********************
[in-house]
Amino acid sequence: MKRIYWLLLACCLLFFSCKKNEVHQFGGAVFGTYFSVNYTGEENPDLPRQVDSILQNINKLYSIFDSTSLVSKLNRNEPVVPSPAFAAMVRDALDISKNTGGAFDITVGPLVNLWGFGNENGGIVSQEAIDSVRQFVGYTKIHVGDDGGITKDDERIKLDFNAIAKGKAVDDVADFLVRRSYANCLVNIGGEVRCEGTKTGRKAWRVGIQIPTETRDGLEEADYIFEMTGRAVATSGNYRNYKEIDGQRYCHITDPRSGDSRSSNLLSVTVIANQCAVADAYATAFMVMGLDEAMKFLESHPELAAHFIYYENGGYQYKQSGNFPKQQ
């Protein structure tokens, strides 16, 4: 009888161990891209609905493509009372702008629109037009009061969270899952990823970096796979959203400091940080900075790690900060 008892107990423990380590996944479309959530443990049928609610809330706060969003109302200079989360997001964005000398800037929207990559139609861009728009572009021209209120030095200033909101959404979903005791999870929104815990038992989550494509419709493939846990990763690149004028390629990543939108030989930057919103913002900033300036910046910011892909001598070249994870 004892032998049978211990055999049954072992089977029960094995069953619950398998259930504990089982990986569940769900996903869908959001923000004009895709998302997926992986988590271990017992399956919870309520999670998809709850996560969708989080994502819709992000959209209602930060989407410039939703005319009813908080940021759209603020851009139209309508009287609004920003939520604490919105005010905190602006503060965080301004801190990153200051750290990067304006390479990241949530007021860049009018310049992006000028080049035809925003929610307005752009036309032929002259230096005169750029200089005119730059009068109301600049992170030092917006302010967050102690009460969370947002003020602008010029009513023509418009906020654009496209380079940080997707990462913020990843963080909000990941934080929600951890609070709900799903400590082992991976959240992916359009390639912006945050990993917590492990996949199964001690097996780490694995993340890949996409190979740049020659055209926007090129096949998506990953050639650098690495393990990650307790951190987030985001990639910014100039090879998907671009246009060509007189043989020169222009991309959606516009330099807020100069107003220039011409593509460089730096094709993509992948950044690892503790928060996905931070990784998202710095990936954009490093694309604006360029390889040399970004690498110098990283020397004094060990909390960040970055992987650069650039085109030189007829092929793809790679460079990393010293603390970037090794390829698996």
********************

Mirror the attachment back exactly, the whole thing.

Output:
[in-house]
Amino acid sequence: MKRIYWLLLACCLLFFSCKKNEVHQFGGAVFGTYFSVNYTGEENPDLPRQVDSILQNINKLYSIFDSTSLVSKLNRNEPVVPSPAFAAMVRDALDISKNTGGAFDITVGPLVNLWGFGNENGGIVSQEAIDSVRQFVGYTKIHVGDDGGITKDDERIKLDFNAIAKGKAVDDVADFLVRRSYANCLVNIGGEVRCEGTKTGRKAWRVGIQIPTETRDGLEEADYIFEMTGRAVATSGNYRNYKEIDGQRYCHITDPRSGDSRSSNLLSVTVIANQCAVADAYATAFMVMGLDEAMKFLESHPELAAHFIYYENGGYQYKQSGNFPKQQ
């Protein structure tokens, strides 16, 4: 009888161990891209609905493509009372702008629109037009009061969270899952990823970096796979959203400091940080900075790690900060 008892107990423990380590996944479309959530443990049928609610809330706060969003109302200079989360997001964005000398800037929207990559139609861009728009572009021209209120030095200033909101959404979903005791999870929104815990038992989550494509419709493939846990990763690149004028390629990543939108030989930057919103913002900033300036910046910011892909001598070249994870 004892032998049978211990055999049954072992089977029960094995069953619950398998259930504990089982990986569940769900996903869908959001923000004009895709998302997926992986988590271990017992399956919870309520999670998809709850996560969708989080994502819709992000959209209602930060989407410039939703005319009813908080940021759209603020851009139209309508009287609004920003939520604490919105005010905190602006503060965080301004801190990153200051750290990067304006390479990241949530007021860049009018310049992006000028080049035809925003929610307005752009036309032929002259230096005169750029200089005119730059009068109301600049992170030092917006302010967050102690009460969370947002003020602008010029009513023509418009906020654009496209380079940080997707990462913020990843963080909000990941934080929600951890609070709900799903400590082992991976959240992916359009390639912006945050990993917590492990996949199964001690097996780490694995993340890949996409190979740049020659055209926007090129096949998506990953050639650098690495393990990650307790951190987030985001990639910014100039090879998907671009246009060509007189043989020169222009991309959606516009330099807020100069107003220039011409593509460089730096094709993509992948950044690892503790928060996905931070990784998202710095990936954009490093694309604006360029390889040399970004690498110098990283020397004094060990909390960040970055992987650069650039085109030189007829092929793809790679460079990393010293603390970037090794390829698996």